Tardy pyrite scheme ‘crazy’

by Gazette Reporter

THE Department of Environment has confirmed that remediation work on 43 units in Fingal is due to begin this month.
However, Senator Darragh O’Brien (FF) said the Pyrite Remediation Scheme was “grossly inadequate” following confirmation that only five houses nationwide have been remediated since 2012. He also pointed out that 630 households had applied under the scheme since the beginning of last year with less than half accepted.
“It is crazy that we are now in the second year of the remediation scheme and you can count on one hand the number of homes that have been remediated,” he said, adding that the Pyrite Remediation Board has had its hands tied by a lack of resources and funding, and that the Government ignored a Fianna Fail Bill to expand the programme in 2012.
He said: “The Government needs to wake up and recognise the fact that the scheme in its current form is totally inadequate. What we need now is a much more comprehensive plan with a realistic assessment of the number of homes that are damaged by pyrite.”
A Fine Gael TD hit back, saying Fianna Fail did nothing to help homeowners affected by pyrite when it was in government.
It emerged in 2007 that thousands of homes in north County Dublin, including Malahide, Lusk and Swords, were built with inadequate materials that contained the mineral pyrite, which caused houses to crack and crumble in parts.
The Pyrite Remediation Scheme was launched in 2013 for affected homeowners to apply for assistance in fixing their damaged properties. To date, 400 Fingal homeowners have applied for remediation under the scheme.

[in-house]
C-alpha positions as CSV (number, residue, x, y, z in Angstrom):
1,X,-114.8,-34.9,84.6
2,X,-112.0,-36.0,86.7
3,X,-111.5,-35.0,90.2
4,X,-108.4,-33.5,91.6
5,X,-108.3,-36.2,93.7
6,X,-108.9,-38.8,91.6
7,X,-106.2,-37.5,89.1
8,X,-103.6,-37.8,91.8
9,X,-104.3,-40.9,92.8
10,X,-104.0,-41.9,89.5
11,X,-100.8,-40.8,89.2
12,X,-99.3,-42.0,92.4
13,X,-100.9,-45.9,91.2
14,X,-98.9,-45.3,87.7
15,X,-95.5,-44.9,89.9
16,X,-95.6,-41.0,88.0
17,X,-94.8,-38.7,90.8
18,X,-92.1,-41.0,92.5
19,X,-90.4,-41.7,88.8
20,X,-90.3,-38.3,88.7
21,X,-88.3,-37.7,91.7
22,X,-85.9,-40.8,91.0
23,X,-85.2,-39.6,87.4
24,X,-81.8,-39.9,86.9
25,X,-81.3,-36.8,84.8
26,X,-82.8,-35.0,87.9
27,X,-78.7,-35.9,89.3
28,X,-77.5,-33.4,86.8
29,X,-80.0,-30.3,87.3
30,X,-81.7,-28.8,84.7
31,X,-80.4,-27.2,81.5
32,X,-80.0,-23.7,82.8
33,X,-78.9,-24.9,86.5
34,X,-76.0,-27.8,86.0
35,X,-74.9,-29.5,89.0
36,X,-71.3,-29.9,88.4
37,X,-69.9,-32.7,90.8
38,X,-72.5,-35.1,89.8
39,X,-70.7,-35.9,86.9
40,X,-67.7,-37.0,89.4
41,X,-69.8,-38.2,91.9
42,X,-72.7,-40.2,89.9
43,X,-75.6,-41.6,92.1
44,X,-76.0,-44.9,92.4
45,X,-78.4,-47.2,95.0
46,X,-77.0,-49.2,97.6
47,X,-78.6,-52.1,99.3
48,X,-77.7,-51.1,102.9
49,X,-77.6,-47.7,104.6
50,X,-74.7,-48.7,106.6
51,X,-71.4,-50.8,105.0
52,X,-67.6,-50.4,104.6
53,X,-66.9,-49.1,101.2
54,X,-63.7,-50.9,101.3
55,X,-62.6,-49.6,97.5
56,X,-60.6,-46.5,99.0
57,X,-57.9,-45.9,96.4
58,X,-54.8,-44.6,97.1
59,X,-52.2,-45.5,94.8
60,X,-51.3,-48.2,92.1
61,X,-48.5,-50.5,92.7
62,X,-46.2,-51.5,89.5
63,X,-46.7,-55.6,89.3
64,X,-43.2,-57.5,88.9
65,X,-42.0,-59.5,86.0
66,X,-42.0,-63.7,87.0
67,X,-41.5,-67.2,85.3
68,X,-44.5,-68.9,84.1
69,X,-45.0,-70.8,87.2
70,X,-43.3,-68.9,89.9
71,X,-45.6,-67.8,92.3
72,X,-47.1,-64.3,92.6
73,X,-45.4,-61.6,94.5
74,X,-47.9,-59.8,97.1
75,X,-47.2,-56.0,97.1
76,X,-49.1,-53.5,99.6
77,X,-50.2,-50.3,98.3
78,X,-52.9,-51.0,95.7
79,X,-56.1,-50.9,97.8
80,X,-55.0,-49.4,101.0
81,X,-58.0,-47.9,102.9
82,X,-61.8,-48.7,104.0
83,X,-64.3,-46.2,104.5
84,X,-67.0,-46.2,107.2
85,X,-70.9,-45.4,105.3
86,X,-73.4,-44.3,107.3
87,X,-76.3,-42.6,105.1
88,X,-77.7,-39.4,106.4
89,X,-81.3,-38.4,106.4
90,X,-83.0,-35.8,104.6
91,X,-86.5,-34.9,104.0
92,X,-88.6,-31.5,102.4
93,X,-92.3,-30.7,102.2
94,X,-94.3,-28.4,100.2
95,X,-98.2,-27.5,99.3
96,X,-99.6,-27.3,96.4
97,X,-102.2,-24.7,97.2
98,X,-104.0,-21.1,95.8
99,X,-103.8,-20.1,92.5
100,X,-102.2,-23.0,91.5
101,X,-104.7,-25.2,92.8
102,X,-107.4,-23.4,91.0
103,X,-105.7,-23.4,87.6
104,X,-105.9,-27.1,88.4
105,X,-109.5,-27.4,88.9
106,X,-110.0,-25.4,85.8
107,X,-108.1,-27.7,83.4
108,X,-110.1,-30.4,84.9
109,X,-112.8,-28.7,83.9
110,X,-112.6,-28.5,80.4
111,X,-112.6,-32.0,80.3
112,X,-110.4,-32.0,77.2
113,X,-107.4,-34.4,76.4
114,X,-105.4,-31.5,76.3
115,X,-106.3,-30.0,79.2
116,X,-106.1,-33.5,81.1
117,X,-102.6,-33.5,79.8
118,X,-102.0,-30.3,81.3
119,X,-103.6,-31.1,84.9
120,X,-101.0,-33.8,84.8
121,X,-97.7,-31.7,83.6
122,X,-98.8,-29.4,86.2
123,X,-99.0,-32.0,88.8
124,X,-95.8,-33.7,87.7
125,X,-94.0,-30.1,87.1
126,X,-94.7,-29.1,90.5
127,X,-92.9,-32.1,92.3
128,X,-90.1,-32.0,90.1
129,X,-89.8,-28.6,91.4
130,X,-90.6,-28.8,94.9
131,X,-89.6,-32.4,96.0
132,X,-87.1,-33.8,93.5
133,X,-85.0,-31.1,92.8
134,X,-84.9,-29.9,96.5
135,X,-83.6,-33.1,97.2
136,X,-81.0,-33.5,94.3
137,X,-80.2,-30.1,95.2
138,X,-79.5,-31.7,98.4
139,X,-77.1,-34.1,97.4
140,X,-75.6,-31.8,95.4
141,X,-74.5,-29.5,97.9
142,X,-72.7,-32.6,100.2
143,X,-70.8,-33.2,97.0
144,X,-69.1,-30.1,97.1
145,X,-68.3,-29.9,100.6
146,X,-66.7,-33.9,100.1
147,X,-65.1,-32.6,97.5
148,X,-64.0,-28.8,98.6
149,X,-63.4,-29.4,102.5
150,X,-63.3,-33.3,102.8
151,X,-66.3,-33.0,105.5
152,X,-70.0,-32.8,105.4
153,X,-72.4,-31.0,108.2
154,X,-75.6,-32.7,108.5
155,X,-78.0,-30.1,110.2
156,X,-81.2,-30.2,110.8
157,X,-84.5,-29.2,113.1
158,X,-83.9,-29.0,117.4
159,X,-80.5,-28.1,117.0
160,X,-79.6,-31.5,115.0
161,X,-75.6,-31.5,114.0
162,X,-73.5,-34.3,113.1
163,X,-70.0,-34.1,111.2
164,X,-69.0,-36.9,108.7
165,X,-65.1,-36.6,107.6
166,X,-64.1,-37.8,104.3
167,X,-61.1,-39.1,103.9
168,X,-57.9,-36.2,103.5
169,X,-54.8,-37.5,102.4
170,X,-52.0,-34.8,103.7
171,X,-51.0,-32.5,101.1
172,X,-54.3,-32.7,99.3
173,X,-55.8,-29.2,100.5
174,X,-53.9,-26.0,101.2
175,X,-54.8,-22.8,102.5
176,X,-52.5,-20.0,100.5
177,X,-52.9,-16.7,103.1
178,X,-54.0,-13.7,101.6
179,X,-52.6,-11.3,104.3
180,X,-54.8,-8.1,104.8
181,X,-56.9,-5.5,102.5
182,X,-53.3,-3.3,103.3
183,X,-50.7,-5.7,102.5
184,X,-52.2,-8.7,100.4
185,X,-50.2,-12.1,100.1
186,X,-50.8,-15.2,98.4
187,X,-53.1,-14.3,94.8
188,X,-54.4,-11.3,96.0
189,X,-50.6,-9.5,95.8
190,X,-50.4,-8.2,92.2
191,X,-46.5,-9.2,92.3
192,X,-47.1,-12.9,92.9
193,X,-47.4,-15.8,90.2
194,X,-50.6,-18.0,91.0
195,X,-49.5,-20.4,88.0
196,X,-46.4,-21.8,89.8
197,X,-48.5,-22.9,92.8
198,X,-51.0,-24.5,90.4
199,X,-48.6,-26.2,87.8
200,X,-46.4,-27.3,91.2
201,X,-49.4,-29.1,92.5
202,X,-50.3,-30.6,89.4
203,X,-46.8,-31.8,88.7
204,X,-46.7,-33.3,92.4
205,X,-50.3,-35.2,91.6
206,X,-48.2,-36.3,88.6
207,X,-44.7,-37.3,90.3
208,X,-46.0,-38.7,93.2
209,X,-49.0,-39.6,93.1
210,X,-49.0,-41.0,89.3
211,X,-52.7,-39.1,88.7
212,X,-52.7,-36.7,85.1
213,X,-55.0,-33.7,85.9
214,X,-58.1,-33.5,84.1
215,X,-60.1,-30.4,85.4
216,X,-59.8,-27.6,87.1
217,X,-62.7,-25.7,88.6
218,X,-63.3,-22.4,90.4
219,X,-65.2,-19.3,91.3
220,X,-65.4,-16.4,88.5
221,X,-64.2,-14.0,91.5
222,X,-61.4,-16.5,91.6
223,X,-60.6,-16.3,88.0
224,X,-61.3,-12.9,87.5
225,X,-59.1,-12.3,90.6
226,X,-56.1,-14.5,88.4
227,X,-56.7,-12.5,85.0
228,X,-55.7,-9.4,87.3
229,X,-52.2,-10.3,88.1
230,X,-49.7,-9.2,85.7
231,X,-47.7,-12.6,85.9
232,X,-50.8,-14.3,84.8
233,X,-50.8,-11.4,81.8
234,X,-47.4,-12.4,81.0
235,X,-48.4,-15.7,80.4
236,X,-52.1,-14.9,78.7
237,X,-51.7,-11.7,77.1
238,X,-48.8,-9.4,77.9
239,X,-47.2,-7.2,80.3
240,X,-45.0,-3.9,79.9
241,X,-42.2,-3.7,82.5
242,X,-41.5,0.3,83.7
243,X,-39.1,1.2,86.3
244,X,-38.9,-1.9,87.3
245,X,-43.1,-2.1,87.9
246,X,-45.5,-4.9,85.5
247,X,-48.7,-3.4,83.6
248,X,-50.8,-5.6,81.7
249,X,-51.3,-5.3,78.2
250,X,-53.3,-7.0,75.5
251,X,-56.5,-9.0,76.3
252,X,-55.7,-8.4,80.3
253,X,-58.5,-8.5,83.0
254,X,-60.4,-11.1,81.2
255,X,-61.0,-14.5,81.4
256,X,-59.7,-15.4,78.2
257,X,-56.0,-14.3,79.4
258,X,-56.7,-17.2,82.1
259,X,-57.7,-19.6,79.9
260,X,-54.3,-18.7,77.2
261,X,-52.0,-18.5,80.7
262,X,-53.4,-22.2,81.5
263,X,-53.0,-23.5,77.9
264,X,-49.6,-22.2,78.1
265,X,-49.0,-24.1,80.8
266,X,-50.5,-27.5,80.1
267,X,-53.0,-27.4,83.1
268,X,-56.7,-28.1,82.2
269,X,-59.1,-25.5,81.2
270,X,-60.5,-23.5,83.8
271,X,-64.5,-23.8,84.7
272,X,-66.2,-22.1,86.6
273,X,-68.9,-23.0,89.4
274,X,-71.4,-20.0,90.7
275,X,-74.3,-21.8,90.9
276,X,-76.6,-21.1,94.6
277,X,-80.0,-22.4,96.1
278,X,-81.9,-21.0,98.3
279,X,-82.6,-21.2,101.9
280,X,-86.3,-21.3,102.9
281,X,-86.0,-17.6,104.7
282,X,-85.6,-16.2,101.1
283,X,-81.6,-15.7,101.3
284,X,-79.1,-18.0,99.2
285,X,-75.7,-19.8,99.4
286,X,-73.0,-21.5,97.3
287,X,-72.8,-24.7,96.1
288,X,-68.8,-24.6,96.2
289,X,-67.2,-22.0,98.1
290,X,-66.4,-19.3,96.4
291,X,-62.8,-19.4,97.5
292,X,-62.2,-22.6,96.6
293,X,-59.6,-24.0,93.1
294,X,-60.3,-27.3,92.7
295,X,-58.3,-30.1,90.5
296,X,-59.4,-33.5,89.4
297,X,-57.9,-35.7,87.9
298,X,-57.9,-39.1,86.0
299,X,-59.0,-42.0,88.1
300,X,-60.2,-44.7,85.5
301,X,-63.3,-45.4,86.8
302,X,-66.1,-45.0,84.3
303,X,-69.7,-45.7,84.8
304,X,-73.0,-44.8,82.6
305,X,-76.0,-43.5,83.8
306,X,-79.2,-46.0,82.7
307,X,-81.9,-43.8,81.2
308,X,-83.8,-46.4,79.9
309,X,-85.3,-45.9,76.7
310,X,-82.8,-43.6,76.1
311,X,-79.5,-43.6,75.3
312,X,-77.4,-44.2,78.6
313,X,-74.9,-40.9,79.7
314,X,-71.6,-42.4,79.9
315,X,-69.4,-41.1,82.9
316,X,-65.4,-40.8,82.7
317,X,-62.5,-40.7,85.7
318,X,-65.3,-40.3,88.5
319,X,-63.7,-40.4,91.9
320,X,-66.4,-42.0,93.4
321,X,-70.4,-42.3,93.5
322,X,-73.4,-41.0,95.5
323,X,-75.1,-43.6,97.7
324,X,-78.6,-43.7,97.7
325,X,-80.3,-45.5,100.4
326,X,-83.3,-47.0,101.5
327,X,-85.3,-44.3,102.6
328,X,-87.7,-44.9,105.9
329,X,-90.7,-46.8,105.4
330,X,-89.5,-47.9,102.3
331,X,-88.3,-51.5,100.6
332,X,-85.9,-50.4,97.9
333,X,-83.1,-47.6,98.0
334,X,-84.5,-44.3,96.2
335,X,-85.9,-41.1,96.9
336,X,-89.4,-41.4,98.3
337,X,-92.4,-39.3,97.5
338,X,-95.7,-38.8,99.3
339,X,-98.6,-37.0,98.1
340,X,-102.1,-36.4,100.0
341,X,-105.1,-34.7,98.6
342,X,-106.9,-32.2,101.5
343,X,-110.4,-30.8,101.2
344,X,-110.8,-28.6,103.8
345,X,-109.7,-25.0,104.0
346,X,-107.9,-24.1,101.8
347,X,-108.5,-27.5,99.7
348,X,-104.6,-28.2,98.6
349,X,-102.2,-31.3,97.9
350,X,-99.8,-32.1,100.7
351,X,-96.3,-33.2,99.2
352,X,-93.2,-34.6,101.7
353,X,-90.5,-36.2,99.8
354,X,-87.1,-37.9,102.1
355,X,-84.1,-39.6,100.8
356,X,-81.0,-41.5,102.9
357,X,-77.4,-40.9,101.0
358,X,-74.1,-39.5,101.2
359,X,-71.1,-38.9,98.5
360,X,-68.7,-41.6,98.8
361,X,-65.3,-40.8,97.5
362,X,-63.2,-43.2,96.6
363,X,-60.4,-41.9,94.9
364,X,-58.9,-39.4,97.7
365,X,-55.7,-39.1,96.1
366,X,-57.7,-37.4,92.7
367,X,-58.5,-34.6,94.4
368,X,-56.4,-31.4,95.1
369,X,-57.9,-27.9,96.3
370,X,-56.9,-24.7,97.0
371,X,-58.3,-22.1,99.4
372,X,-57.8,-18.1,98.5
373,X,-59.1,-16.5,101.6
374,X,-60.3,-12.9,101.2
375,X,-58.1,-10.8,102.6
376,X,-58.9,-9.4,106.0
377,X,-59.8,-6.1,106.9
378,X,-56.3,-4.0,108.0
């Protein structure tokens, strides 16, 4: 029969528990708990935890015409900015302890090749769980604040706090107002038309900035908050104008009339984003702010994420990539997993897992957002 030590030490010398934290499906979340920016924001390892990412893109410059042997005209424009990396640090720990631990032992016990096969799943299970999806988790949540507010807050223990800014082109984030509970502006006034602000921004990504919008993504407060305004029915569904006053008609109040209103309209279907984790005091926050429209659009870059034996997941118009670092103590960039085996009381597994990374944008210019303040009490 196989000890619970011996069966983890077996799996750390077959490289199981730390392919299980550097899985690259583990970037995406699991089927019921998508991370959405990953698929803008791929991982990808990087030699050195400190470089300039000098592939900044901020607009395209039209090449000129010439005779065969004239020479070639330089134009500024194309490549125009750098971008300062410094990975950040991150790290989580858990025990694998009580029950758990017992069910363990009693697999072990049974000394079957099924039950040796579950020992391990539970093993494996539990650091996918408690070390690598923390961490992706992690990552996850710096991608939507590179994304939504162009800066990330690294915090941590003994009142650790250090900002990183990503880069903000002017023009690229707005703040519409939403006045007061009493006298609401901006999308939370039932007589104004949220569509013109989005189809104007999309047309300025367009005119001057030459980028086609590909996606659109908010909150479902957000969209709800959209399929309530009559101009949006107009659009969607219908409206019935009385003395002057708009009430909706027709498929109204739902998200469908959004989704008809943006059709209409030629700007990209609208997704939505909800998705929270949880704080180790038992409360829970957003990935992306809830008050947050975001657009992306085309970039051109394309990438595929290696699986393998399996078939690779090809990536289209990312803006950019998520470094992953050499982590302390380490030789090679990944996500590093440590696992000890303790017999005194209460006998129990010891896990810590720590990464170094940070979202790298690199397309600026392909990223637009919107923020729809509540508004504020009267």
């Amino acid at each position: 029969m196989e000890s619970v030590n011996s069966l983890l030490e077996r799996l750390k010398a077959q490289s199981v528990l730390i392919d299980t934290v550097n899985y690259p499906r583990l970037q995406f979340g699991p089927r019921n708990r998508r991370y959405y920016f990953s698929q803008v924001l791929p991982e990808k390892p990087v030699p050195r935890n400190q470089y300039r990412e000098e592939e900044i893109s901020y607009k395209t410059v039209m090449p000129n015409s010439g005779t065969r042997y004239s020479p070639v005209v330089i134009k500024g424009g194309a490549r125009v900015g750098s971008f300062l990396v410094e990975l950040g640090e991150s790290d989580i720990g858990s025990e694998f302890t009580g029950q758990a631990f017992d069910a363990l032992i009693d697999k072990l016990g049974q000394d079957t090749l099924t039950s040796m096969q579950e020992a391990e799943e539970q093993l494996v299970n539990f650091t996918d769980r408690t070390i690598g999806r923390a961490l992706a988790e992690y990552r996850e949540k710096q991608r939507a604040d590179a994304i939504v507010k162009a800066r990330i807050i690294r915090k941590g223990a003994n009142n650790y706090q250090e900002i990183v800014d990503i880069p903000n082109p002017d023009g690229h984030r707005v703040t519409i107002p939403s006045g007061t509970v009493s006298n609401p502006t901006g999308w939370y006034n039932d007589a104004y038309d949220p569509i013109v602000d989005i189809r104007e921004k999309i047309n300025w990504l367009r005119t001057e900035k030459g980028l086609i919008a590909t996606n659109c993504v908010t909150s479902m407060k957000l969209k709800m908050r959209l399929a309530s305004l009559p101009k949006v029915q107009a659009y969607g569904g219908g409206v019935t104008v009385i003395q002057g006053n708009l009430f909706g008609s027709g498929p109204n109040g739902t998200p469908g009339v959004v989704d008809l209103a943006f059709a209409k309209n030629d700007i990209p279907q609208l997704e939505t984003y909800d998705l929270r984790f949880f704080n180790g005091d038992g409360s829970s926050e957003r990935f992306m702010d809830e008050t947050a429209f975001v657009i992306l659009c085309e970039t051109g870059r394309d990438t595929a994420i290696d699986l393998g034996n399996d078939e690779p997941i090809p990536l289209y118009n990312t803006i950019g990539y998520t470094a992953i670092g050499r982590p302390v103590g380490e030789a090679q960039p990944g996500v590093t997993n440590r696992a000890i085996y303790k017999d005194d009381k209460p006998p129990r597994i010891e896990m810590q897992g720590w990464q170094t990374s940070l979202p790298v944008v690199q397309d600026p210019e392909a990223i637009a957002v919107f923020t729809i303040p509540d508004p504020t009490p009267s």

Deputy Alan Farrell (FG), who owns a property affected by pyrite but remediated by the developer that built it, said “it really irked” him to hear members of the previous government criticising the current Government over the scheme. According to him, Fianna Fail and the Green Party did nothing from 2007 to 2011 to address the issue.
“I think it’s a bit much from Fianna Fail to come out with that statement. They did nothing themselves for four years on this matter. It’s really frustrating when you hear something like that.”
He said he continued to engage with Junior Environment Minister Paudie Coffey in relation to the possibility of expanding the scheme, particularly in relation to the need to address the situation whereby many homeowners are not currently eligible for remediation works unless the developer who constructed their house accepts responsibility.
A spokesperson from the Department of Environment said: “The reality here is that the five completed dwellings referred to were part of a pilot project completed last year. It should be noted that the pilot was necessary as the remediation of dwellings suffering from significant pyritic heave was a relatively new departure.”
The spokesperson said a remediation project of 20 dwellings was under way, with three more projects, totalling 81 dwellings due to commence this month.
Contractors for two more remediation projects, for four dwellings, would be appointed later this month; tenders were due back for two remediation projects, for 25 dwellings later this month; and tenders for three projects, for 86 dwellings, would go out to tender this month.

Related Articles